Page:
Medicaid Expenditures Among Children With Noncomplex Chronic Diseases.

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DOI: 10.1542/peds.2018-0286


Background and objectives: Expenditures for children with noncomplex chronic diseases (NC-CDs) are related to disease chronicity and resource use. The degree to which specific conditions contribute to high health care expenditures among children with NC-CDs is unknown. We sought to describe patient characteristics, expenditures, and use patterns of children with NC-CDs with the lowest (≤80th percentile), moderate (81-95th percentile), high (96-99th percentile), and the highest (≥99th percentile) expenditures.

Methods: In this retrospective cross-sectional study, we used the 2014 Truven Medicaid MarketScan Database for claims from 11 states. We included continuously enrolled children (age < 18 years) with NC-CDs (n = 1 563 233). We describe per member per year (PMPY) spending and use by each expenditure group for inpatient services, outpatient services, and the pharmacy for physical and mental health conditions. K-means clustering was used to identify expenditure types for the highest expenditure group.

Results: Medicaid PMPY spending ranged from $1466 (lowest expenditures) to $57 300 (highest expenditures; P < .001); children in the highest expenditure group were diagnosed with a mental health condition twice as often (72.7% vs 34.1%). Cluster analysis was used to identify 3 distinct groups: 83% with high outpatient mental health expenditures (n = 13 033; median PMPY $18 814), 15% with high inpatient expenditures (n = 2386; median PMPY $92 950), and 1% with high pharmacy expenditures (n = 213; median $325 412). Mental health conditions accounted for half of the inpatient diagnoses in the cluster analysis.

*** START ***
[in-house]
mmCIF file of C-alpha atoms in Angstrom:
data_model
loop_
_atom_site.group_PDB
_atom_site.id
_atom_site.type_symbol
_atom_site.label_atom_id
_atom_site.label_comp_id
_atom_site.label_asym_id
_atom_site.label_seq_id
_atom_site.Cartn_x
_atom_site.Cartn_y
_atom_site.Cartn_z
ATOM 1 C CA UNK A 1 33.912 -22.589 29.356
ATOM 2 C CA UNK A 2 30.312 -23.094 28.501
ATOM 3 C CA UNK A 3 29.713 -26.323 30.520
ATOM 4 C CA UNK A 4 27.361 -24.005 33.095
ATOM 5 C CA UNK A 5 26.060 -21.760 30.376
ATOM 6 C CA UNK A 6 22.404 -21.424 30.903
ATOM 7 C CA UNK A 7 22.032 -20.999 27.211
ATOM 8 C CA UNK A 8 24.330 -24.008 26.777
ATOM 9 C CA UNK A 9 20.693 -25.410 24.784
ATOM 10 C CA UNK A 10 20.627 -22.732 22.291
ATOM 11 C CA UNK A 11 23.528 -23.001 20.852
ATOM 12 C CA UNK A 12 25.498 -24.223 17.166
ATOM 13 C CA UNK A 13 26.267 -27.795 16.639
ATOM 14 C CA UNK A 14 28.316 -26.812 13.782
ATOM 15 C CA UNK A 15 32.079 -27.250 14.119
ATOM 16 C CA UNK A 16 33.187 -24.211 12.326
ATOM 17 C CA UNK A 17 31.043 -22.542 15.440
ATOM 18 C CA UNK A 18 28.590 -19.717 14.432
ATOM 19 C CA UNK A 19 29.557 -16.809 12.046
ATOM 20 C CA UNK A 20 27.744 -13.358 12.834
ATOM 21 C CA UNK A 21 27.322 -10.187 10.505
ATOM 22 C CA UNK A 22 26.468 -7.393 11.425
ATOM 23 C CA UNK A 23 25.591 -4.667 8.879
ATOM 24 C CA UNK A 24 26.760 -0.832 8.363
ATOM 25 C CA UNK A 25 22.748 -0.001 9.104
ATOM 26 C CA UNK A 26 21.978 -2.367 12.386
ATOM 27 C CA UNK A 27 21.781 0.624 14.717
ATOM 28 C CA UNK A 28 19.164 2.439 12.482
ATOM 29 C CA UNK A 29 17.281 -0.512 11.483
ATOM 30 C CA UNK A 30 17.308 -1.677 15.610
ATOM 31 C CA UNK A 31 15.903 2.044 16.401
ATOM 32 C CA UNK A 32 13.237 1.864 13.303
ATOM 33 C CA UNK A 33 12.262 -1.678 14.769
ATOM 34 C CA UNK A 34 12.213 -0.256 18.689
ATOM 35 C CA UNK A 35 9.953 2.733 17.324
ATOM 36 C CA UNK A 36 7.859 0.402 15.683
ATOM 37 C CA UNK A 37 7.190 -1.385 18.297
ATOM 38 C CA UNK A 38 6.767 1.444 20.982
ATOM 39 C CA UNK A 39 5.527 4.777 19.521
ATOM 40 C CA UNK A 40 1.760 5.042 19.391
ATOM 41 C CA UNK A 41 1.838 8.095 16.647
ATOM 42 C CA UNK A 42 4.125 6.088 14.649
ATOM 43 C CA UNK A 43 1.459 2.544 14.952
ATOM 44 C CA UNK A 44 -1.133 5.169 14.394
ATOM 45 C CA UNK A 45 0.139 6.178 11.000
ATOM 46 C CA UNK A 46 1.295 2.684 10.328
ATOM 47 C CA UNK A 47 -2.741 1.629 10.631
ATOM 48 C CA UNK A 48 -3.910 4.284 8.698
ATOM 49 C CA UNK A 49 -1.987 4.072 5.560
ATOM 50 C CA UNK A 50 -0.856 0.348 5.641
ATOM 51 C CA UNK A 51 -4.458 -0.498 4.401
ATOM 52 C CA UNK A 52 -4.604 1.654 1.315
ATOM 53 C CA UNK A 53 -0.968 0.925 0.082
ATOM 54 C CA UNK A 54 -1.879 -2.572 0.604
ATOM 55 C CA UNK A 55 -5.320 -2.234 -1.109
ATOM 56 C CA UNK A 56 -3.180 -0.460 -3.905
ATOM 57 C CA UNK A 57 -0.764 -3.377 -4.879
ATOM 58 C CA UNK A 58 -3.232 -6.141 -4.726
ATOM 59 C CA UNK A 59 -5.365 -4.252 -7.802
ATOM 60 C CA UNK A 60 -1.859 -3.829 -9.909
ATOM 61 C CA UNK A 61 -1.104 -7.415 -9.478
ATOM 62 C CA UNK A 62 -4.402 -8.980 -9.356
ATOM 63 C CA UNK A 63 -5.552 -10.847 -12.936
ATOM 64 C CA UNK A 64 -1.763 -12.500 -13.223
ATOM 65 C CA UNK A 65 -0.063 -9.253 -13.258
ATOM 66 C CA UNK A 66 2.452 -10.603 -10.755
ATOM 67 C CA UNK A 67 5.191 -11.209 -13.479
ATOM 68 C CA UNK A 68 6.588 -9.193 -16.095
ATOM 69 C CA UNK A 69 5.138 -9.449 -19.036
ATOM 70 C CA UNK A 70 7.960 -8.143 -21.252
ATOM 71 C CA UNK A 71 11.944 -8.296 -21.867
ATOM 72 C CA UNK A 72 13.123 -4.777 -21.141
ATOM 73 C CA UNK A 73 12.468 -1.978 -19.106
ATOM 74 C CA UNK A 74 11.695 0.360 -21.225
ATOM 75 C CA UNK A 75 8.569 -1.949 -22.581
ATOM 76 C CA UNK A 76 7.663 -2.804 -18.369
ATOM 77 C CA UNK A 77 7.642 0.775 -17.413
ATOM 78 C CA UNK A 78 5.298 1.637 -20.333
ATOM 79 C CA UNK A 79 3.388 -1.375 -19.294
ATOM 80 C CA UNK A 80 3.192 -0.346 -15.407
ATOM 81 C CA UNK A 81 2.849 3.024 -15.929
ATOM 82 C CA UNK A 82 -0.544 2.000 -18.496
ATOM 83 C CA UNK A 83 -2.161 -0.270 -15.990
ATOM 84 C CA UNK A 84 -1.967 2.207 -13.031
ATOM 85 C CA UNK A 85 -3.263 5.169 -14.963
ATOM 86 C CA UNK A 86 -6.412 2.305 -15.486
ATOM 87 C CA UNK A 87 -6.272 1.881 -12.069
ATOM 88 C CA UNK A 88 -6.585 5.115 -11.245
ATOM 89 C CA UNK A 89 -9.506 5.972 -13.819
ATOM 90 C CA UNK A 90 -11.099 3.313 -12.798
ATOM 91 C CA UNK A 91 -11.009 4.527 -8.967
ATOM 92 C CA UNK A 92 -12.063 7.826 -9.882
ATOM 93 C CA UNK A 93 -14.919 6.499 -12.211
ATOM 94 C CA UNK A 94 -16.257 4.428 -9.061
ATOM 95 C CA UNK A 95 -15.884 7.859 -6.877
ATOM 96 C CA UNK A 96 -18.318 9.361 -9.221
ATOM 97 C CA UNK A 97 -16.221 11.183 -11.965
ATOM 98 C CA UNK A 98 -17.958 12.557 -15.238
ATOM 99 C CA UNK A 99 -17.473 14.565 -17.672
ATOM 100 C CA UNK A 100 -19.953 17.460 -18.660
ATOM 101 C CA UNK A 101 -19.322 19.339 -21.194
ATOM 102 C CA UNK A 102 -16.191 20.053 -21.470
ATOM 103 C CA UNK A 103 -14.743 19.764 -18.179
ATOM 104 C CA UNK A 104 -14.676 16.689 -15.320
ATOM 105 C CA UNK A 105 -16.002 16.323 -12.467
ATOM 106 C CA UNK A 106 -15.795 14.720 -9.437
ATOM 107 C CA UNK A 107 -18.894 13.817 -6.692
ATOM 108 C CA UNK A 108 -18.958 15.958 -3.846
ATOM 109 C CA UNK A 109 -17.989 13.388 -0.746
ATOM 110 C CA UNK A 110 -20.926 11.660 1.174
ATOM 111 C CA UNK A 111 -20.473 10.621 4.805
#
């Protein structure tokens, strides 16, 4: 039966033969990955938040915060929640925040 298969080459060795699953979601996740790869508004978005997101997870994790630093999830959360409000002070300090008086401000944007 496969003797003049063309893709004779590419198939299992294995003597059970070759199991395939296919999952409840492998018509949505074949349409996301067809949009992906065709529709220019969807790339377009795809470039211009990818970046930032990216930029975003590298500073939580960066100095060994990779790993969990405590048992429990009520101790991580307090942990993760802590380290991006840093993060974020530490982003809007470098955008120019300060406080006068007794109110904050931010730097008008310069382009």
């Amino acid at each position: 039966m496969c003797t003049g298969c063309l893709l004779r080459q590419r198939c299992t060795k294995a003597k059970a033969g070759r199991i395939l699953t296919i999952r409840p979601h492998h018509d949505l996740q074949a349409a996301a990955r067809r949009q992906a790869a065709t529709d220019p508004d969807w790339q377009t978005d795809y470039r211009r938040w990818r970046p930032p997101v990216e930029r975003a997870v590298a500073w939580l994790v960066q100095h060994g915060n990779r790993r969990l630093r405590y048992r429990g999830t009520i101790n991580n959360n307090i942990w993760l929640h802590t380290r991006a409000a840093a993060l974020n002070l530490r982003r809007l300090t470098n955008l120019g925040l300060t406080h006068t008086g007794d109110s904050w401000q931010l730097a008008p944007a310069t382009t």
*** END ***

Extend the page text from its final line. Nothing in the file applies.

Conclusions: One percent of children with the highest expenditures accounted for 20% of Medicaid expenditures in children with NC-CDs; mental health conditions account for a large proportion of aggregate Medicaid spending in children with NC-CDs.

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MeSH Keywords

Adolescent; Child; Child, Preschool; Chronic Disease; Cross-Sectional Studies; Databases, Factual; Female; Health Expenditures; Humans; Infant; Male; Medicaid; Patient Acceptance of Health Care; Retrospective Studies; United States


Chronic Disease; Cross-Sectional Studies; Health Expenditures; Medicaid; Patient Acceptance of Health Care; Retrospective Studies

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